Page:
How to manage the employment relationship where the employee’s behaviour requires addressing (misconduct)
Employers and employees must treat each other with mutual respect to ensure fairness in the employment relationship and the efficient operation of a business.
An employment relationship requires the employer to treat the employee fairly. It also requires the employee to obey lawful and reasonable instructions and rules in the workplace. The employer is entitled to expect that the employee conducts him/herself in a satisfactory manner.
Employers need to establish rules or standards of conduct
All employers should be clear about the rules and standards of conduct that are expected of employees. This may be done through the employment contract, through a separate disciplinary code, through communication with employees and through managing behaviour in the workplace.
The type of rules and how they are communicated will vary depending on the size and the nature of the business.
The rules must create certainty and must be applied consistently. The standards of conduct must be clear and made available to employees in a manner that is easy to understand.
Some standards need not be communicated for the employee to know that they are wrong, for example dishonesty or sexual harassment, where all employees should know that such conduct is unacceptable.
Where an employee contravenes a rule or standard of conduct, an employer may take disciplinary steps against an employee for misconduct.
What is misconduct?
“Misconduct” relates to unacceptable conduct which breaks the rules or standards established by the employer or commonly known to be unacceptable in the workplace, or conduct which amounts to a criminal offence.
Misconduct involves an element of wilfulness and blameworthiness (the employee should have known) on the part of the employee.
A rule or standard is usually contained in a contract of employment, disciplinary code, collective agreement or written policy. A rule is also any basic rule of conduct applicable in all workplaces and any special rule that may flow from the sector or the nature of the employer’s operations.
Employers may have rules clearly outlined in “disciplinary codes” or if there is no code, in a contract of employment. However, there are some offences, which are so universal, well-known or obvious, that they do not necessarily need to be written down.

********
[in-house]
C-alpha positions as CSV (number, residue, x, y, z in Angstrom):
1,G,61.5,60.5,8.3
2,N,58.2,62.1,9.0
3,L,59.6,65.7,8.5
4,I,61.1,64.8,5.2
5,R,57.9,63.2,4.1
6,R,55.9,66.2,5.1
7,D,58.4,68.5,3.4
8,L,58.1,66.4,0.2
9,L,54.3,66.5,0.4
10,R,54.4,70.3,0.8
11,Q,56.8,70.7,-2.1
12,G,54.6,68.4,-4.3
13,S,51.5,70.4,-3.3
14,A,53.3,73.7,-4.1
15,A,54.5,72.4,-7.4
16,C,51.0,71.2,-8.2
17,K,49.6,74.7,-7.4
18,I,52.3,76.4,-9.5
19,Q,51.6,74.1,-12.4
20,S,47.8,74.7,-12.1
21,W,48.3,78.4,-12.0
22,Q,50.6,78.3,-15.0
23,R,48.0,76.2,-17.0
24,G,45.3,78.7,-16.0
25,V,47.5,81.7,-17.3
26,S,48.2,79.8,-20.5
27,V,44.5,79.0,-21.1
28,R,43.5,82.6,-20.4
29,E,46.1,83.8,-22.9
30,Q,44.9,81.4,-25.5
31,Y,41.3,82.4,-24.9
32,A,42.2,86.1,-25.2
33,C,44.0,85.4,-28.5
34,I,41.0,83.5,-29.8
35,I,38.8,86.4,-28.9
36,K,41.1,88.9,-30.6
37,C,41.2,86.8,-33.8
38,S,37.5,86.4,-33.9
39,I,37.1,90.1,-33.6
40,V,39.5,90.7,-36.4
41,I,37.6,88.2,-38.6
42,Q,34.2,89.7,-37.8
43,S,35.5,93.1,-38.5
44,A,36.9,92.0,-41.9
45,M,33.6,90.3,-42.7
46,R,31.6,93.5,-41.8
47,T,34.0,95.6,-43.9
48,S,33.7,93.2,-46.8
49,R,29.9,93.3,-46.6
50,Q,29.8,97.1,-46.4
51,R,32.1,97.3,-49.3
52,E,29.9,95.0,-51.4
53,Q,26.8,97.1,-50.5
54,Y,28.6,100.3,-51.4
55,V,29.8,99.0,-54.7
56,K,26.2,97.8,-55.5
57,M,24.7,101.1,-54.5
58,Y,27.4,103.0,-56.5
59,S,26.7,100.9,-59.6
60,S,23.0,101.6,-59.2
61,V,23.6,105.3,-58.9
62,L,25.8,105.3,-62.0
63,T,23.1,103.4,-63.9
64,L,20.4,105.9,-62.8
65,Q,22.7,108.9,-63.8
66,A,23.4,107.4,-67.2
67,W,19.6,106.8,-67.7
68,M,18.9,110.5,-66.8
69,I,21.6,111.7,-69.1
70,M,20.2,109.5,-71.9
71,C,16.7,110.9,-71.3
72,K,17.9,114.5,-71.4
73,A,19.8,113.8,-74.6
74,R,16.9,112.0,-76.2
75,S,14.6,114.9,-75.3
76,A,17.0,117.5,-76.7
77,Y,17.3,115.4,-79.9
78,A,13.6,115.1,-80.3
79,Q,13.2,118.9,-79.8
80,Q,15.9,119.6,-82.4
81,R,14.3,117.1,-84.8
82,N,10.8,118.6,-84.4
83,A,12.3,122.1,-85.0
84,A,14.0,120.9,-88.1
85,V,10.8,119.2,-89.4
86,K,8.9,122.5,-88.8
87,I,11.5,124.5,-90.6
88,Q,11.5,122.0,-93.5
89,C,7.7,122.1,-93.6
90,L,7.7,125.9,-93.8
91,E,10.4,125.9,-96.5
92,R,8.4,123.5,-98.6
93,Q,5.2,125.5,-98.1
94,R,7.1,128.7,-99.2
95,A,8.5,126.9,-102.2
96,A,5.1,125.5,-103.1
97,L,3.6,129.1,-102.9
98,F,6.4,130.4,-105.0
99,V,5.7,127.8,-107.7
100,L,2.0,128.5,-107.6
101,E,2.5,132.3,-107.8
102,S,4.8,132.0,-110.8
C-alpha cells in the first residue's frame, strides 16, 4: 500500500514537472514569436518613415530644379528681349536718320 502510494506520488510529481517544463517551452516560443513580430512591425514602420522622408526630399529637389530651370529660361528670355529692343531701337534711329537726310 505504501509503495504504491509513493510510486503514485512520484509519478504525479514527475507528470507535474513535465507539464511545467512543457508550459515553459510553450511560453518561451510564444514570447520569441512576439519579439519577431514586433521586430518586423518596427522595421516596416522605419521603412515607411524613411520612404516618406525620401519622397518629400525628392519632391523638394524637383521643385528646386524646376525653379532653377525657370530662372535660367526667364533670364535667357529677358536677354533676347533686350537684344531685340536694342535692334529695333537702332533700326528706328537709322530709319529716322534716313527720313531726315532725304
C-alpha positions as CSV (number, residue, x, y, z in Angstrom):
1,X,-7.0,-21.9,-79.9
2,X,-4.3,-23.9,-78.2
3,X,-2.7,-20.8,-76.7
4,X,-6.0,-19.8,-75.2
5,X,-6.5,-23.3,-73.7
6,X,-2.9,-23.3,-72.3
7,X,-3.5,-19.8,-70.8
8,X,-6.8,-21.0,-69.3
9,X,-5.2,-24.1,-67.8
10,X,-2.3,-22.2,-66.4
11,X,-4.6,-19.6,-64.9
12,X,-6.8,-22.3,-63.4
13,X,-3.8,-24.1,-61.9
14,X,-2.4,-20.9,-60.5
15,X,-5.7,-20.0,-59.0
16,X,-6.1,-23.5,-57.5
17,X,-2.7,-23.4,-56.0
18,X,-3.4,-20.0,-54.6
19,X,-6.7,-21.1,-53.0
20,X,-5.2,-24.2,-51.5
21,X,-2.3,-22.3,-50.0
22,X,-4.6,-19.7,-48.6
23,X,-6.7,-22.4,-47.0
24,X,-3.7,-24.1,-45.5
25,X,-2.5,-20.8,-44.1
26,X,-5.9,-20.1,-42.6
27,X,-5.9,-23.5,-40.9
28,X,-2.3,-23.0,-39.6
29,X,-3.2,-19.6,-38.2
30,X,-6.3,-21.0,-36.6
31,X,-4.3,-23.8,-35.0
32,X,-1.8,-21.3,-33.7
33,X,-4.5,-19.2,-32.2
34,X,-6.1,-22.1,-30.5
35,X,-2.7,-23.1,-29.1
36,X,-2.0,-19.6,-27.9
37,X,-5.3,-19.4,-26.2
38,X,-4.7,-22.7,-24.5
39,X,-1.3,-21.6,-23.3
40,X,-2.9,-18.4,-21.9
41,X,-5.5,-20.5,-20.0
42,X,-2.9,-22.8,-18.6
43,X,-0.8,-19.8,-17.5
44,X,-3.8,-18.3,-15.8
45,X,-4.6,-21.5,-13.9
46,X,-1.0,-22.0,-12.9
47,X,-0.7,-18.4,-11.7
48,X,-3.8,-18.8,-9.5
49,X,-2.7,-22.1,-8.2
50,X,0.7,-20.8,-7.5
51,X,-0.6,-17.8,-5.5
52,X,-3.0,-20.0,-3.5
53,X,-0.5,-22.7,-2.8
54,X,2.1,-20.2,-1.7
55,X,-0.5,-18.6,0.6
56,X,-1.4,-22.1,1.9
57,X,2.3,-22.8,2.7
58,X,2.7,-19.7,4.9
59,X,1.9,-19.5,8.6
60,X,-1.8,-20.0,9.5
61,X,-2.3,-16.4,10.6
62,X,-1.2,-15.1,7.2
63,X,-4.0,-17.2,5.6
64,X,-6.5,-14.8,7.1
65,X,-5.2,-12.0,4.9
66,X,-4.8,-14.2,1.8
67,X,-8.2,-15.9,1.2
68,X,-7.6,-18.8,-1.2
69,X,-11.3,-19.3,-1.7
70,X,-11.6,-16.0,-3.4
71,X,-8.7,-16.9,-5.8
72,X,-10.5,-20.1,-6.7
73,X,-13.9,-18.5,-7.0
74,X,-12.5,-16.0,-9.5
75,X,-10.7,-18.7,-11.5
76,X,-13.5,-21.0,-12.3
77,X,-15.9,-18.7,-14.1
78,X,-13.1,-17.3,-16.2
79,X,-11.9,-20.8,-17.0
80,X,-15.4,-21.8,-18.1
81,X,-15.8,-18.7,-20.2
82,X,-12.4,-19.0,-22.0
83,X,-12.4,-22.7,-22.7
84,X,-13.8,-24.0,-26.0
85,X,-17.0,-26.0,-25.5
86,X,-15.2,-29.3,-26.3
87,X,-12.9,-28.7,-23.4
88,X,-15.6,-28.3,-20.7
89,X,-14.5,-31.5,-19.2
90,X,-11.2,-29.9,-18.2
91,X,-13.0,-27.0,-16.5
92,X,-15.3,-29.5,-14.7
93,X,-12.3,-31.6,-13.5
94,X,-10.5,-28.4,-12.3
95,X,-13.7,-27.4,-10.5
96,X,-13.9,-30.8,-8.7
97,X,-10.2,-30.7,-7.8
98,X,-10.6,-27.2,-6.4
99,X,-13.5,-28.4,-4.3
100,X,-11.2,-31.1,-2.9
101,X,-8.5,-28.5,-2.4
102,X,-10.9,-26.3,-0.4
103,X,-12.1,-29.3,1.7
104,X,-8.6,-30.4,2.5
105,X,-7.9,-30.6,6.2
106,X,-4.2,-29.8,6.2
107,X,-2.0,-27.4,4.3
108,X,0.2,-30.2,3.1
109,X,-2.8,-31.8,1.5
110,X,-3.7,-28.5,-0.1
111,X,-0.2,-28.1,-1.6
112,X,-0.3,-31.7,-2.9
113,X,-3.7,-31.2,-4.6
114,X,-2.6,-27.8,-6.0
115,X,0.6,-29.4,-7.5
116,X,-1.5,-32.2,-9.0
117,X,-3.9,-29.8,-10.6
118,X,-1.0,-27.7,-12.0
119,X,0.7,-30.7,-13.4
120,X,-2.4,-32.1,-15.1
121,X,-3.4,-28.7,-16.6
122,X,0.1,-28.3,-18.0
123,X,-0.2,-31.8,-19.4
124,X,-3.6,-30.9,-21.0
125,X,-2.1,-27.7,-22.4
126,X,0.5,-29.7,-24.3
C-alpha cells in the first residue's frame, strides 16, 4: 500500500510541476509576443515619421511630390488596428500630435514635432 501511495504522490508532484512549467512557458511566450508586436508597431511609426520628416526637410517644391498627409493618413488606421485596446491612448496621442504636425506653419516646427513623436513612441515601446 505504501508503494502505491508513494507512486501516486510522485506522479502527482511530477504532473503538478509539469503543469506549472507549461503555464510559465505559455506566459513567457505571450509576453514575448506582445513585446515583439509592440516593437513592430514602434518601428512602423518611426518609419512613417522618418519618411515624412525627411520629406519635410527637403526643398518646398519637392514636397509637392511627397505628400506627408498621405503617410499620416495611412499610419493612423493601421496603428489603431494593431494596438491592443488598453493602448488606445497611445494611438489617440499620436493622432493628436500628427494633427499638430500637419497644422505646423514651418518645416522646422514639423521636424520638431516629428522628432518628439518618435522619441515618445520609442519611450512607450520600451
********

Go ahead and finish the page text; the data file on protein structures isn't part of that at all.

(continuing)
Universal, often unwritten, rules include:
- Duties relating to performance, e.g. The duty to work, to keep time, and to comply with lawful and reasonable instructions.
- Duties relating to good order, e.g. The duty to co-operate, to respect co-workers, not to assault or harass co-workers and not to disrupt the business.
- Duties relating to trust, e.g. The duty not to be dishonest or to undermine the employer’s business or reputation.
- Duties relating to respect of co-workers, and those of suppliers and customers of the employer e.g. The duty not to harass, or racially insult others in the workplace.
What are examples of misconduct?
The following list is not exhaustive, but covers the more common examples of misconduct:
- Unauthorised possession of company property;
- Unauthorised use of company property;
- Deliberate damage to company property;
- Unauthorised absenteeism;
- Reporting or working under the influence of, consuming or possessing, illegal substances;
- Sexual harassment;
- Bringing the reputation of the employer into disrepute.
How to manage an employee’s conduct in a fair manner in the case of less serious misconduct
An employer does not have to resort to formal disciplinary procedures every time an employee breaks a rule or does not meet a standard unless the offence is very serious. The starting point of discipline will depend on the seriousness of the offence.
Progressive or corrective discipline
One of the purposes of progressive discipline is to make an employee understand what standards are expected of him/her. An employer should try to change or correct behaviour and not just to punish employees for offences committed. Where discipline is applied only with the purpose of punishing employees, healthy labour relations, motivation and productivity levels in an organisation are undermined. Discipline should have a positive effect.
Correcting an employee’s behaviour through a gradual system of counselling and warnings will assist the employee to understand what standards of behaviour are expected of him/ her.
The employer does not have to use formal procedures every time an employee breaks a rule. An employer can talk to an employee informally to try to correct his or her behaviour in the case of minor misconduct.
Where misconduct is repeated, progressive sanctions from verbal, to written, to final warnings may be used to pressurise an employee to change his or her behaviour. Improved behaviour should be encouraged and supported.
A first minor offence will generally warrant a verbal warning (perhaps after discussion and direction has proved ineffective), whereas a more serious offence may warrant a written or final written warning for a first offence.
Where an employee’s behaviour fails to improve in spite of discussion and direction and other forms of discipline, he or she may ultimately be dismissed.
Employers should keep a record for each employee which captures disciplinary transgressions and the actions that the employer took and what the reason was for taking such actions. The record may include active warnings as well as disciplinary records that document a history of transgressions.
What procedure should an employer follow when administering progressive discipline?
In cases of less serious misconduct, a less formal process may be followed:
- Advise the employee of the allegations against him or her, and ensure that the employee understand the allegations.
- Invite the employee to discuss the allegations.